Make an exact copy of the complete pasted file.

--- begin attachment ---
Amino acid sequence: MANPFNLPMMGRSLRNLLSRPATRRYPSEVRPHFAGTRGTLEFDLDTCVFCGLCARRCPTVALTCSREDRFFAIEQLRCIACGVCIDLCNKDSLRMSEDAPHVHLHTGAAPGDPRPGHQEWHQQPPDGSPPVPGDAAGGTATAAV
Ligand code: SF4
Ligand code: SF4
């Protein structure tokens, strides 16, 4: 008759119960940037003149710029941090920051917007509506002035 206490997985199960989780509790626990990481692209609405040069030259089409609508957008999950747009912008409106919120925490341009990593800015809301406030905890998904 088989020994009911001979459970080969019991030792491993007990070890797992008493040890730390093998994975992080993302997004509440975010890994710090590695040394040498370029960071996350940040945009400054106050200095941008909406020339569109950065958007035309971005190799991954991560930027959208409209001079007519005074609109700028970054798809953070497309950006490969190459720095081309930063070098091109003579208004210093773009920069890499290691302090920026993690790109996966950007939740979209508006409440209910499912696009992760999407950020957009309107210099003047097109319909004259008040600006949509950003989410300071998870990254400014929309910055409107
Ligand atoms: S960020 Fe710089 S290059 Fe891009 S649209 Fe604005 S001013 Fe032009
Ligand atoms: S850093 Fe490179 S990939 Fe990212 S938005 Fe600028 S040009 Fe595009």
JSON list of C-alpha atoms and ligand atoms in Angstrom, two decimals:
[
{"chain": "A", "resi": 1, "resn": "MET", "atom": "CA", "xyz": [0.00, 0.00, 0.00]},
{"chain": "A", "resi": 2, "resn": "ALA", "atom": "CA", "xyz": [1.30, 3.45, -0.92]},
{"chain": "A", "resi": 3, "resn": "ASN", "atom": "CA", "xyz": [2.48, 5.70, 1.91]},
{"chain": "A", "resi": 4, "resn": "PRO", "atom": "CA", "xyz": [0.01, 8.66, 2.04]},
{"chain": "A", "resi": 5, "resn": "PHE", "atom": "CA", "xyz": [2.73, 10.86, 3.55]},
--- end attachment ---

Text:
Amino acid sequence: MANPFNLPMMGRSLRNLLSRPATRRYPSEVRPHFAGTRGTLEFDLDTCVFCGLCARRCPTVALTCSREDRFFAIEQLRCIACGVCIDLCNKDSLRMSEDAPHVHLHTGAAPGDPRPGHQEWHQQPPDGSPPVPGDAAGGTATAAV
Ligand code: SF4
Ligand code: SF4
């Protein structure tokens, strides 16, 4: 008759119960940037003149710029941090920051917007509506002035 206490997985199960989780509790626990990481692209609405040069030259089409609508957008999950747009912008409106919120925490341009990593800015809301406030905890998904 088989020994009911001979459970080969019991030792491993007990070890797992008493040890730390093998994975992080993302997004509440975010890994710090590695040394040498370029960071996350940040945009400054106050200095941008909406020339569109950065958007035309971005190799991954991560930027959208409209001079007519005074609109700028970054798809953070497309950006490969190459720095081309930063070098091109003579208004210093773009920069890499290691302090920026993690790109996966950007939740979209508006409440209910499912696009992760999407950020957009309107210099003047097109319909004259008040600006949509950003989410300071998870990254400014929309910055409107
Ligand atoms: S960020 Fe710089 S290059 Fe891009 S649209 Fe604005 S001013 Fe032009
Ligand atoms: S850093 Fe490179 S990939 Fe990212 S938005 Fe600028 S040009 Fe595009």
JSON list of C-alpha atoms and ligand atoms in Angstrom, two decimals:
[
{"chain": "A", "resi": 1, "resn": "MET", "atom": "CA", "xyz": [0.00, 0.00, 0.00]},
{"chain": "A", "resi": 2, "resn": "ALA", "atom": "CA", "xyz": [1.30, 3.45, -0.92]},
{"chain": "A", "resi": 3, "resn": "ASN", "atom": "CA", "xyz": [2.48, 5.70, 1.91]},
{"chain": "A", "resi": 4, "resn": "PRO", "atom": "CA", "xyz": [0.01, 8.66, 2.04]},
{"chain": "A", "resi": 5, "resn": "PHE", "atom": "CA", "xyz": [2.73, 10.86, 3.55]},